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How to Almost Get Video on a Stick

By Shepard and Bernard Gorman

If the FCC is on schedule, all analog broadcast (UHF- VHF) TV will leave the airwaves in early 2009. The analog NTSC standard will be replaced by ATSC. The changeover has already started. Many large metropolitan area stations have been making over-the-air broadcasts in HD format for several years and most cable and satellite systems distribute HD programming as well. Very few stand-alone TV sets are equipped to receive them and some newer TV receivers come without any tuner at all. For those who want to watch TV on their laptops or desktops the choices have been even more limited.

            Pinnacle is one of a handful of manufacturers that has moved to meet the needs of PC users with its PCTV HD Pro Stick promoted as an ultraportable USB-connected TV tuner.

It is an excellent, if limited device that meets only some its claims. For example, the tuner, and the remote control are each the size and weight of two packs of chewing gum. The antenna and its magnetic base are also very compact. The $100 ( street price) Pro Stick comes with installation software, Pinnacle’s video authoring software (Lite version) and a mini- dongle for capturing audio and video from alternate sources like cameras or VCRs (remember them?)  Since all the components including the antenna come in a blister pack its claim of compact design are certainly met.  

The Pro Stick’s problems become apparent when the installation begins. A laptop more than a year old is unlikely to be able to get any digital reception with a tuner since it takes lots of CPU power. Dual core processors are not really an option with the Pro Stick Getting the device up and running will almost undoubtedly take its target market laptop users more than 45 minutes. The driver and interface console installation is VEEERy slow. Once that is in place, the user is asked for the video input source (cable or antenna) and which of the two included programs guides will be used. That choice begins a scan of available too  lengthy channel scan, certainly way too long for the laptop user who wants to see a TV show during an airport layover. In one test, a rescanning of the channels after changing the input from the included monopole antenna to a cable took 34 minutes.  The software does indicate signal strength and quality to help reorient the portable antenna. The free program guide doesn’t give the call letters of any stations so the traveler would probably have no way to determine which station was affilated with which network

The portable antenna is problematic as well. It has a small, powerful magnetic base which, at first glance, it handy. However, it comes with a warning not to place in near magnetic materials. Certainly nothing on a laptop PC would qualify as being potentially vulnerable to strong magnetic forces. Even if you can use the 6 foot lead to place the antenna far enough away for the computer to prevent any possible damage, the problem of how to transport it remains unsolved since no anti-magnetic shield is provided so it could be stored in a bag with the PC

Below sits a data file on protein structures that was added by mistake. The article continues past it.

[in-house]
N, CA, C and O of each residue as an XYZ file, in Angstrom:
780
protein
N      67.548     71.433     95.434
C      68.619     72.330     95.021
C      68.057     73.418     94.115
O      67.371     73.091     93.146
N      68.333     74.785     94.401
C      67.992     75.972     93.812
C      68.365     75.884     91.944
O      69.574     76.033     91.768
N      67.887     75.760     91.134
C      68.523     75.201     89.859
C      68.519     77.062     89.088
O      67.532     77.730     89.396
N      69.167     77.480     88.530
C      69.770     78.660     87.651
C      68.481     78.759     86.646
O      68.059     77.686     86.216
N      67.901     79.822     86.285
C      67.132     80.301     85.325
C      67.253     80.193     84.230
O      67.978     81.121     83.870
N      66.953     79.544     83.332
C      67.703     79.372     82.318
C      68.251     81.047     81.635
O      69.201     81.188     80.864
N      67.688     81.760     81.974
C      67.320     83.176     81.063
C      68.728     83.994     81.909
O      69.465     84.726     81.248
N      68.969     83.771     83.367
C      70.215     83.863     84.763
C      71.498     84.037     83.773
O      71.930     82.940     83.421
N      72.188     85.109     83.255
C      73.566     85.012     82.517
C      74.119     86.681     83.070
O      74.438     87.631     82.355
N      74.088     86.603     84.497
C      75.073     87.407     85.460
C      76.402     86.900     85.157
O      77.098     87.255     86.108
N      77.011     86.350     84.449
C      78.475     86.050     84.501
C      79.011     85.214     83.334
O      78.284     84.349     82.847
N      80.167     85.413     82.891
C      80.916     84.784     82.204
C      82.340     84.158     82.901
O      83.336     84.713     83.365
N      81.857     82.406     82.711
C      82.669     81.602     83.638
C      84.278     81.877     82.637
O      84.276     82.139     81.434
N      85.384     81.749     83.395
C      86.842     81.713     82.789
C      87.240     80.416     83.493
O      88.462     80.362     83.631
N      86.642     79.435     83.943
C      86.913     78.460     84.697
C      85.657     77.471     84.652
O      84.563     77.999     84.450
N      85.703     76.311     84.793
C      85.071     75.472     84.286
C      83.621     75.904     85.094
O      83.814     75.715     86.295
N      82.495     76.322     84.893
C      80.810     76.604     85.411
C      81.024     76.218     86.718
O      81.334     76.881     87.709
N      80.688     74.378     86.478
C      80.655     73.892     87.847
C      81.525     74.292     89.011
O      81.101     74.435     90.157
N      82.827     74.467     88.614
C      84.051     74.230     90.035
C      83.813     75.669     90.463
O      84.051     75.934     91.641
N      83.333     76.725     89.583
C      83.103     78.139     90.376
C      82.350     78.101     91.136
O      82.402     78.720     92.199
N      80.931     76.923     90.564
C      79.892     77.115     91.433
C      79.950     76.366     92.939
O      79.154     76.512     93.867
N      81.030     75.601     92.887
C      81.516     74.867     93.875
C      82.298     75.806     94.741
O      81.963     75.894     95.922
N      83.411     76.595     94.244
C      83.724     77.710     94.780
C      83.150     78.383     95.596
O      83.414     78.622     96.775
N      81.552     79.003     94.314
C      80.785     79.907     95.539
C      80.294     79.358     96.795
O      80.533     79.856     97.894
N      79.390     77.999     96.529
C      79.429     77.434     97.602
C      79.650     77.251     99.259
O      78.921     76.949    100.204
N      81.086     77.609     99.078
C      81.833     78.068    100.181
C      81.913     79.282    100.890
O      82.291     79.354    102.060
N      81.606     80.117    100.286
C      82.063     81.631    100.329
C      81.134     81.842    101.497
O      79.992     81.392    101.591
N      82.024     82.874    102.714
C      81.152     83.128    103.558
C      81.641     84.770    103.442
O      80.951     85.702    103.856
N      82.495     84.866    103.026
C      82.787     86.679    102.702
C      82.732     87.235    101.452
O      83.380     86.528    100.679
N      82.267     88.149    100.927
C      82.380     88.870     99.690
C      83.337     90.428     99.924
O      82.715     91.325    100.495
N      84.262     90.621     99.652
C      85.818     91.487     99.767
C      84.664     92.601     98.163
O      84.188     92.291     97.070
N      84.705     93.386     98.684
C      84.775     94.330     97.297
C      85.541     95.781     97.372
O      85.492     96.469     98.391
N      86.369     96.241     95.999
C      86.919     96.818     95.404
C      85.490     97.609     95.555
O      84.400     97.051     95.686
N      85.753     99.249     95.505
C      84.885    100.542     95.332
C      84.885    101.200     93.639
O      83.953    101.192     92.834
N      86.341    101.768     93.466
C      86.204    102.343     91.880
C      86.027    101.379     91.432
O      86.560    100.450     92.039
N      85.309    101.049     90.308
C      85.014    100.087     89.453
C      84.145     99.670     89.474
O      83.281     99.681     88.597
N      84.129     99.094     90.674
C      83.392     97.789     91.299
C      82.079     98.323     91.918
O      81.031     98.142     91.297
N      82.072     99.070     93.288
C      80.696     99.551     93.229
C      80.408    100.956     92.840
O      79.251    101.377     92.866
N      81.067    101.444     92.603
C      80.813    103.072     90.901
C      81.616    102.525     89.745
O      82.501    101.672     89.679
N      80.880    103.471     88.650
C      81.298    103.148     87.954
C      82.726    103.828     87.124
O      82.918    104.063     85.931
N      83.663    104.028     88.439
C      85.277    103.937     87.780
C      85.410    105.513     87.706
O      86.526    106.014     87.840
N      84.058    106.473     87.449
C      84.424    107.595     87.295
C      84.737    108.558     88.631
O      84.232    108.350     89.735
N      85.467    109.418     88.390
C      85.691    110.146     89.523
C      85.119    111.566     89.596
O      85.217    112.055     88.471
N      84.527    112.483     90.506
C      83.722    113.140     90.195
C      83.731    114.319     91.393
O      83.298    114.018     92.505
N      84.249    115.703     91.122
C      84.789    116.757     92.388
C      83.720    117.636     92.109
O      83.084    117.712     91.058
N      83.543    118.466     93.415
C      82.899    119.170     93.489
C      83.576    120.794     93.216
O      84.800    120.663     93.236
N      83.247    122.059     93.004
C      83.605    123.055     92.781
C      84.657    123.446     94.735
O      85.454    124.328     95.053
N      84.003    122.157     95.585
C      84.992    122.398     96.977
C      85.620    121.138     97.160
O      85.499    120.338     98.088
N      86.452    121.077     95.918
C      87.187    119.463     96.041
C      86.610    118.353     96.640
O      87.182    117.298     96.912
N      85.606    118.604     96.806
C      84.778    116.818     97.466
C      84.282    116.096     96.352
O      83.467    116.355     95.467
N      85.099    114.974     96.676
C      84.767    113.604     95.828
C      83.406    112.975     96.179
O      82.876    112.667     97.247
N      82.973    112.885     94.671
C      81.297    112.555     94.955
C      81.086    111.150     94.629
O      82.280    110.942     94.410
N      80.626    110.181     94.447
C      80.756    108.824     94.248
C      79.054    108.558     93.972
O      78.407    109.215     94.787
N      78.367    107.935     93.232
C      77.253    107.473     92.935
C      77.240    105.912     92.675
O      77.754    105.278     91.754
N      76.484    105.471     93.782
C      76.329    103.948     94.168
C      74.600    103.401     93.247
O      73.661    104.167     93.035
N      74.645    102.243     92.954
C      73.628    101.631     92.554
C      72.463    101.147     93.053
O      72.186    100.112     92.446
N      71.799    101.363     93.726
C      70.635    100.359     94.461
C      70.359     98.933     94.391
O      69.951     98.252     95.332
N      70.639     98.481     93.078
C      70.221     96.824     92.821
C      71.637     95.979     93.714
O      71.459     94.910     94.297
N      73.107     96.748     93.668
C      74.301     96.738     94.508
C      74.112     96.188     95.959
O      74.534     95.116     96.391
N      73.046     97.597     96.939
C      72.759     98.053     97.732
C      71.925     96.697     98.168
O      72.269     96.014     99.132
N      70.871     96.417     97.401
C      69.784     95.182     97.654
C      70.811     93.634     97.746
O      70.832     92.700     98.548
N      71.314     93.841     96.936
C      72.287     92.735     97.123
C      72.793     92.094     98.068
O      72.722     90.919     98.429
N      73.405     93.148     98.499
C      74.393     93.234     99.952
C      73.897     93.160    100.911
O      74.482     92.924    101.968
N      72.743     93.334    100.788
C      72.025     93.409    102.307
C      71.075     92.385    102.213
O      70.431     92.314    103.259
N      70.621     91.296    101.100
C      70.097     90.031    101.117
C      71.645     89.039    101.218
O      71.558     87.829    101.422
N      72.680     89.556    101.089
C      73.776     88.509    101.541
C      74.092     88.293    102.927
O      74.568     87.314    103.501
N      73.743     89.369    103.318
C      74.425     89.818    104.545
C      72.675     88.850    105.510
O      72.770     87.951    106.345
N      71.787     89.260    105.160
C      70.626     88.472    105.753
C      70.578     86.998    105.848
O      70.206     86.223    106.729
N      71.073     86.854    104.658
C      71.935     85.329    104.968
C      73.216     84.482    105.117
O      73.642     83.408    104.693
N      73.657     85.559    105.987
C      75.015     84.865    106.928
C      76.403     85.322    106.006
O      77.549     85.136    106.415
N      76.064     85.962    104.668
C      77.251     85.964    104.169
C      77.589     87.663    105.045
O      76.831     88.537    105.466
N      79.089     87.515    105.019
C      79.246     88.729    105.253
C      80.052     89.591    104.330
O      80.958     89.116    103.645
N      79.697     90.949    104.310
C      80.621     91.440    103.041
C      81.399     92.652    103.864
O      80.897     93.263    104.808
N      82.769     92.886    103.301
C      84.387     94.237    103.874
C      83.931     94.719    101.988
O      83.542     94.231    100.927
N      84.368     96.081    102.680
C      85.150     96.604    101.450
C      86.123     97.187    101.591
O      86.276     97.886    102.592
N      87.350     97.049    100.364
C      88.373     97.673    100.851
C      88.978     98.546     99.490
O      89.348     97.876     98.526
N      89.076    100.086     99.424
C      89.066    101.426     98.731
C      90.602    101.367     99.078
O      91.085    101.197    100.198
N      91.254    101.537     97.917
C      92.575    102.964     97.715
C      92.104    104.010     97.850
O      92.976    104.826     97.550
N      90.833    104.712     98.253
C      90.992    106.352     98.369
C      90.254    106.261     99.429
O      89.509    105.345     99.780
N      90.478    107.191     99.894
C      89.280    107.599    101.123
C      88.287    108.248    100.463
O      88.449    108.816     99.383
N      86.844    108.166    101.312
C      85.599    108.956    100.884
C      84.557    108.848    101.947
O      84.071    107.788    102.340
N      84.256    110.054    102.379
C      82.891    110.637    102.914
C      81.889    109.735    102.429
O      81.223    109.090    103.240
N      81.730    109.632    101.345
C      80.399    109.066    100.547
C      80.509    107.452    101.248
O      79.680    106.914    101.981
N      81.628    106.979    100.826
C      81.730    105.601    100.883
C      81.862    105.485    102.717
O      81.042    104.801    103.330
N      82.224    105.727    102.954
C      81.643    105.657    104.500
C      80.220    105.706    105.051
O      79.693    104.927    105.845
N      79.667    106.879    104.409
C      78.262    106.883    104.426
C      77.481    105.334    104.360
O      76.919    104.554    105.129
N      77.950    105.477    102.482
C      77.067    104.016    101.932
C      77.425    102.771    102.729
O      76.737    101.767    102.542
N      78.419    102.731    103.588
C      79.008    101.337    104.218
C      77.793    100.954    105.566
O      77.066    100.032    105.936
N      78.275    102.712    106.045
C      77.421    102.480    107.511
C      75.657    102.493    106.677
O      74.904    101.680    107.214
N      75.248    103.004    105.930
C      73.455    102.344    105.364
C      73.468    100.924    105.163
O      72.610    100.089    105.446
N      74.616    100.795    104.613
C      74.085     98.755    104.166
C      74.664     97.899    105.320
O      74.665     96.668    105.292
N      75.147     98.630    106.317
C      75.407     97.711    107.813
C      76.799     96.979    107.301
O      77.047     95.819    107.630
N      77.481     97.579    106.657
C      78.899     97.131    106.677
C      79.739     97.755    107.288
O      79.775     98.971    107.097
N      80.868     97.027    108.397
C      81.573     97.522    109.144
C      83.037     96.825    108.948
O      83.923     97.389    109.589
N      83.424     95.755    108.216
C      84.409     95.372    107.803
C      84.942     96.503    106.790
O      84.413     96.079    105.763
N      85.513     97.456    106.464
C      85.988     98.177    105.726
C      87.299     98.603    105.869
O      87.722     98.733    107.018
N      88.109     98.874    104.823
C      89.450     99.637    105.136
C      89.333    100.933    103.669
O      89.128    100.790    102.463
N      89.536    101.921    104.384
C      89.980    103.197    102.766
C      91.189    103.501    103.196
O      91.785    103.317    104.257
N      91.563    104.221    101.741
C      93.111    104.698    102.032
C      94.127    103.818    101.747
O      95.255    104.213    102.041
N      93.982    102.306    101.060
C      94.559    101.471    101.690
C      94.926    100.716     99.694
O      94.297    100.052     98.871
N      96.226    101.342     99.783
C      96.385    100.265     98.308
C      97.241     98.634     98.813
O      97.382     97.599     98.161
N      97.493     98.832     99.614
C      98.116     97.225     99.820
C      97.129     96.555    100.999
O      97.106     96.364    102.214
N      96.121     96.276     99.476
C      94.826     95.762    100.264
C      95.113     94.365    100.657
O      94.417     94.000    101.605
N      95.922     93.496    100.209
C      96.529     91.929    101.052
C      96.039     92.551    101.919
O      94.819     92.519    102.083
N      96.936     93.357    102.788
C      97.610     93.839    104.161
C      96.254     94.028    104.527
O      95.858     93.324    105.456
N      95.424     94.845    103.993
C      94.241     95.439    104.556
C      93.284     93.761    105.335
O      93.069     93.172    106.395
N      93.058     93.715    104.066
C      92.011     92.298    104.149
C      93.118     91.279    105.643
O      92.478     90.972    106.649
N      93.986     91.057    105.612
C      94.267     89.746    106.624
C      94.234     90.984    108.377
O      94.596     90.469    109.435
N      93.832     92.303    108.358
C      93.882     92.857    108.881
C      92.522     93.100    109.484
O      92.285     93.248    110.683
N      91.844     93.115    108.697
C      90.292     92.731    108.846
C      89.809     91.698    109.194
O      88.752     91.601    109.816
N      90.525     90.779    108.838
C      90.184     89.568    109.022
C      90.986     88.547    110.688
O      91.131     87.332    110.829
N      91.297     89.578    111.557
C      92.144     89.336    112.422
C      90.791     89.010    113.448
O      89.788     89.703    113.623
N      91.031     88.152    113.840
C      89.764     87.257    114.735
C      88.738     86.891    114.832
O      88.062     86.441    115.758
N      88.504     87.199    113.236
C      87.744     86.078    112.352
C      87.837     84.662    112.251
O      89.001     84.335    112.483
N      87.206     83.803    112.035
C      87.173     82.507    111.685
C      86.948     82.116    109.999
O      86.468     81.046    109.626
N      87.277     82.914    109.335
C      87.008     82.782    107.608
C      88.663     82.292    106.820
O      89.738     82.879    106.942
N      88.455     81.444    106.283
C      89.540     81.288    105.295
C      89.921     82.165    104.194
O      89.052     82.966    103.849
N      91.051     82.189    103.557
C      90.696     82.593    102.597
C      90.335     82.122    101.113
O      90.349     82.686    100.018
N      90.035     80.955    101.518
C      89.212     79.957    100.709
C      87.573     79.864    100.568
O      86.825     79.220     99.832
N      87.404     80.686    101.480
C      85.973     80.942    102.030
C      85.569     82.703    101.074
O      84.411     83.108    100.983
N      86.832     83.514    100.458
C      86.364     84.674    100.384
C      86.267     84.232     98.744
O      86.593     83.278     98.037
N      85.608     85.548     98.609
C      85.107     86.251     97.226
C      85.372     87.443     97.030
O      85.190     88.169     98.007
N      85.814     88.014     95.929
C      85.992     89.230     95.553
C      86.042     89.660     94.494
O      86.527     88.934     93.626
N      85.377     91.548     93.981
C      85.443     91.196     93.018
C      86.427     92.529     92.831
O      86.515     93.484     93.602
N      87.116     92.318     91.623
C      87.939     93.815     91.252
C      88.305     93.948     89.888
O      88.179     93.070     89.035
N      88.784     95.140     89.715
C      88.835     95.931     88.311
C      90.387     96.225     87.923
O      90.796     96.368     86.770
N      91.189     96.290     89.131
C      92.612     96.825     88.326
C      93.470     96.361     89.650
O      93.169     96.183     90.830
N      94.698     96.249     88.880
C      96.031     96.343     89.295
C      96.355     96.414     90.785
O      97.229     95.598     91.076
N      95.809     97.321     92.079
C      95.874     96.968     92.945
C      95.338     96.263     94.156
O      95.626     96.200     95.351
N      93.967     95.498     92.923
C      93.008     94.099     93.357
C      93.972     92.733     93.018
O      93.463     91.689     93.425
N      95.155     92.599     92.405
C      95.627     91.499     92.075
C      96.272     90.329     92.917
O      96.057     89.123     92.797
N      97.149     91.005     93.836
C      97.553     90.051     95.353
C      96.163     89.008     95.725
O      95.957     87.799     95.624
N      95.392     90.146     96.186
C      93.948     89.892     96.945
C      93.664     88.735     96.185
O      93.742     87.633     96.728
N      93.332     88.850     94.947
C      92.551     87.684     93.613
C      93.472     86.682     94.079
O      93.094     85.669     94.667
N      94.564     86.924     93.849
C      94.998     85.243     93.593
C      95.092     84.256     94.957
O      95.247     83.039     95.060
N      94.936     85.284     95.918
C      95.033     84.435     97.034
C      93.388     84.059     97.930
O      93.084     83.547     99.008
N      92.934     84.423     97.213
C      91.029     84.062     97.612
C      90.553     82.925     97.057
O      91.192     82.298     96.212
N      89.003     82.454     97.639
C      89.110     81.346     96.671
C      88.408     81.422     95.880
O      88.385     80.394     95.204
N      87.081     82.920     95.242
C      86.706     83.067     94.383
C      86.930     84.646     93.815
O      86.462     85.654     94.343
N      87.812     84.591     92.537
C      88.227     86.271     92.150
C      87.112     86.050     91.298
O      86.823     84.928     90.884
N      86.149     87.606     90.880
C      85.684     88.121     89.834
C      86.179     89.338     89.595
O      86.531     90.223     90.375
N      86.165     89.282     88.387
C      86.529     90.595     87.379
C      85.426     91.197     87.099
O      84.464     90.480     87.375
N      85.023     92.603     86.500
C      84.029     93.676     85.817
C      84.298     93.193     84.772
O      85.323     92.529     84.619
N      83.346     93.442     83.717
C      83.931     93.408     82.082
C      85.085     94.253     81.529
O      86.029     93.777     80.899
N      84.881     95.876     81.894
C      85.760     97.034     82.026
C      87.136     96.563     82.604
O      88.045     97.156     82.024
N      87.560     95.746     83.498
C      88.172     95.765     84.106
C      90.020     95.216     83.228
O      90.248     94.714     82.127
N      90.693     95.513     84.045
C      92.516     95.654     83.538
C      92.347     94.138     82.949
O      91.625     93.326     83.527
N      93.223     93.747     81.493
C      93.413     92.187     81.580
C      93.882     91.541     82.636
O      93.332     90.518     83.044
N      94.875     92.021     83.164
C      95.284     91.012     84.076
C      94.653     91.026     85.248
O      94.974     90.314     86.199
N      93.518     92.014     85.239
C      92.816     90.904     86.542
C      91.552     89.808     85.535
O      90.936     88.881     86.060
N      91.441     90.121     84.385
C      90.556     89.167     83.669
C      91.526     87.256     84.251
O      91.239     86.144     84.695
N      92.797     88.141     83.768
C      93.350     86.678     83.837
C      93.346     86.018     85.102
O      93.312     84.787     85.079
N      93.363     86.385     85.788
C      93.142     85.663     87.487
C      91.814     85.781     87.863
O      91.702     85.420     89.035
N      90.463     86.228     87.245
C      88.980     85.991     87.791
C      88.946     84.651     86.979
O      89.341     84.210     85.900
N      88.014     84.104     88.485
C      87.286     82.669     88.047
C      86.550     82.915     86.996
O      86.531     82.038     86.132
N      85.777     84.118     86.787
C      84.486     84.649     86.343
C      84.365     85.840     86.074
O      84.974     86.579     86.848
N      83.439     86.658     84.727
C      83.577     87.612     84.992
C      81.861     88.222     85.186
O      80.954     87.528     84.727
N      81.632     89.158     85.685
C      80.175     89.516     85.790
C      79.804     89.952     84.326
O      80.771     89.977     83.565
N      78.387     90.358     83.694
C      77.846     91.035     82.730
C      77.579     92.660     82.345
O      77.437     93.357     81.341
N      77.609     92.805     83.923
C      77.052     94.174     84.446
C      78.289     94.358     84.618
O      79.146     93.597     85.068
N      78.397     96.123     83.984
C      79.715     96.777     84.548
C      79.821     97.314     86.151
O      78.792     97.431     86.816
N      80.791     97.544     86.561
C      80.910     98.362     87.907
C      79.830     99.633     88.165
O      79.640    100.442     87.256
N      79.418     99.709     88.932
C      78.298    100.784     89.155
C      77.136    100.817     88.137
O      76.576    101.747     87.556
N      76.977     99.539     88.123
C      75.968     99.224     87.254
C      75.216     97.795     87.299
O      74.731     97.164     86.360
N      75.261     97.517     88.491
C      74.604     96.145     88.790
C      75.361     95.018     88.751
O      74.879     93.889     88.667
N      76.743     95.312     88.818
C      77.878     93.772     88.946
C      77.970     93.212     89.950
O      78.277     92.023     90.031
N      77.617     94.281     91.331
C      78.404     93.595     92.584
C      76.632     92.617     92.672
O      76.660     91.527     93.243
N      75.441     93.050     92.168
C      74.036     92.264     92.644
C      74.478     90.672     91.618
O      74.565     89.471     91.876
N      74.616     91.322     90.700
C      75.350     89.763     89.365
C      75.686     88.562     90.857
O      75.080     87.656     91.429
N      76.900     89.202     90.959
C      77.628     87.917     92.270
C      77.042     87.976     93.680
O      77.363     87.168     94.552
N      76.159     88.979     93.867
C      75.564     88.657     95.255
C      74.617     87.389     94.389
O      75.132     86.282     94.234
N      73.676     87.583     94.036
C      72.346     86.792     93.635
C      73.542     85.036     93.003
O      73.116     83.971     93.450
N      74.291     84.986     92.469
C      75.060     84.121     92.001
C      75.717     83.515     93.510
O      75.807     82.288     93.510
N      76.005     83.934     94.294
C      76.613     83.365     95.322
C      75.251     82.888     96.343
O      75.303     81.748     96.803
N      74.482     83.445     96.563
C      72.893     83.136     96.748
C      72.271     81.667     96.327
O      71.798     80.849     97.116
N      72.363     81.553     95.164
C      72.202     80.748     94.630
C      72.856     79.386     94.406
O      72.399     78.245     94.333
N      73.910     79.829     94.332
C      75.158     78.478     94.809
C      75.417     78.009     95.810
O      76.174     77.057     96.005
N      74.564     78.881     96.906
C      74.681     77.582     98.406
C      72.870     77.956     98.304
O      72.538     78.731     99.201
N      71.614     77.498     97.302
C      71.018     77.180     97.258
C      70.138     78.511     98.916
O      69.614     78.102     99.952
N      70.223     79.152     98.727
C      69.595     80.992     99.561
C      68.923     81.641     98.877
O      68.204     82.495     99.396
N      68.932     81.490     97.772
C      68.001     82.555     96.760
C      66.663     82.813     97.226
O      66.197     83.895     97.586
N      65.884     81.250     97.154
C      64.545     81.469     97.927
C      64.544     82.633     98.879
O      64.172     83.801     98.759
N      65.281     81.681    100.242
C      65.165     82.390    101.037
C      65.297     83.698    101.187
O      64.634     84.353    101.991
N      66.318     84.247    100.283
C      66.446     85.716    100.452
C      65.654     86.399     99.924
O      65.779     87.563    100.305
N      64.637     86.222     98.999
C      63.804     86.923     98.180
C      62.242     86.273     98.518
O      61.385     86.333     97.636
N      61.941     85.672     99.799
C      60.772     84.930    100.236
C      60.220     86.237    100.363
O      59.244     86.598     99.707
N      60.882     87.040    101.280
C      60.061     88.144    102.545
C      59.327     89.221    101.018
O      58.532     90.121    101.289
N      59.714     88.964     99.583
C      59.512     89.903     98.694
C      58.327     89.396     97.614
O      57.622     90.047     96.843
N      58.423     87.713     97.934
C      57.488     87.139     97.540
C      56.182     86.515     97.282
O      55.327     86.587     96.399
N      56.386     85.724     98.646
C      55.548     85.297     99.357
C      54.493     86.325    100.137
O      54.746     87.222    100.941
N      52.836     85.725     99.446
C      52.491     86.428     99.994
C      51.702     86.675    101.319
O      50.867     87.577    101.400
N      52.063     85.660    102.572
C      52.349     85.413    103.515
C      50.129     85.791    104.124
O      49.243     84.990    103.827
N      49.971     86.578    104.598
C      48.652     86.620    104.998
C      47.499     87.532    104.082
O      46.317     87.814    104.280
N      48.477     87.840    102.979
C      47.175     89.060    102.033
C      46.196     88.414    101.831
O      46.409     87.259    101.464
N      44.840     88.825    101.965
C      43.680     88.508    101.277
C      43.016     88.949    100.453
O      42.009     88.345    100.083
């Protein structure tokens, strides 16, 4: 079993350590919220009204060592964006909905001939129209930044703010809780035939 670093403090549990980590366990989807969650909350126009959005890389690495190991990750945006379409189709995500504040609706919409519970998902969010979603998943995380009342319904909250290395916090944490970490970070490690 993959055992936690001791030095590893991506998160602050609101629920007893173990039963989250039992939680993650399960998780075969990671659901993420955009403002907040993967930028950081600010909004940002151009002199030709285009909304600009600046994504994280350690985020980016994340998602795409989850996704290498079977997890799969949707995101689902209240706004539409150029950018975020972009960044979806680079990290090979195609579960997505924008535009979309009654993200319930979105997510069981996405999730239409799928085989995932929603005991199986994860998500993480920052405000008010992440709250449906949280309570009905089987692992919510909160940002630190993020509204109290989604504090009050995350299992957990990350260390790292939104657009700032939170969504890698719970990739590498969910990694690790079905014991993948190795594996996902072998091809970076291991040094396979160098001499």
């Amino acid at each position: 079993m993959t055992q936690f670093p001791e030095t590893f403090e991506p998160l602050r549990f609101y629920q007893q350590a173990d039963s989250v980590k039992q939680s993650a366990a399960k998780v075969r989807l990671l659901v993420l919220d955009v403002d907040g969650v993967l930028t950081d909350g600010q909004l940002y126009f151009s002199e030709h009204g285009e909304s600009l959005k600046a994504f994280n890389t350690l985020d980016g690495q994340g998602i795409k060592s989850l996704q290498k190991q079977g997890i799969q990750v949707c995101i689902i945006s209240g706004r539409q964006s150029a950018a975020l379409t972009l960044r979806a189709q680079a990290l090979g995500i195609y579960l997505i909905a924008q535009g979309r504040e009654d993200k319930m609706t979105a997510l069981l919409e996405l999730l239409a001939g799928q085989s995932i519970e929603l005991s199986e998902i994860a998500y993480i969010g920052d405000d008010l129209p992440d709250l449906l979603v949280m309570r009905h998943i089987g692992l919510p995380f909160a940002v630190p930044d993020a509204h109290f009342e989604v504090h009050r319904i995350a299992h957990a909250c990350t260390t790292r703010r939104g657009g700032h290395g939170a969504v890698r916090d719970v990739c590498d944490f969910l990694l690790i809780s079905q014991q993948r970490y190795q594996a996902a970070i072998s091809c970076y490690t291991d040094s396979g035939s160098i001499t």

The authors tried the Pro Stick device on a desktop computer with a cable antenna input and it proved to be very good. Regardless of the type of PC in which it is installed, it gets very warm during use. The authors’ experience with other devices that heated up in a similar fashion showed them to be big power users. While this isn’t a primary concern in desktop use and the battery life of the laptop when using this tuner has not been tested, we suspect that the heat energy is not good news for portable operating longevity

The Pro Stick does some other things quite well.  It can capture video and audio for other sources very well, This is not surprising in view of Pinnacle’s long-used, well-known and reliable Dazzle device. The including Studio Quick Start software is very good since it is a junior version of Studio 11 the latest in Pinnacle’s long line of excellent authoring packages

The basic software saved very good quality video and audio clips in many useful formats. very

While the Pro Stick does pull in TV signals for the PC, it drawbacks make the user wonder if it is not misplaced in the market. Its usability problems seem to make it better for the desktop user and therefore in competition with at least equally good tuner/capture devices Hauppauge and Aver with which the authors have had long experience . The advent of good streaming TV content on the internet (e.g. www.joost.com) may make this whole class of devices useful for only a small niche market  In short, the HDTV Pro Stick works well in a somewhat limited way but. Like some of the shows it can display, it may not yet be ready for primetime.


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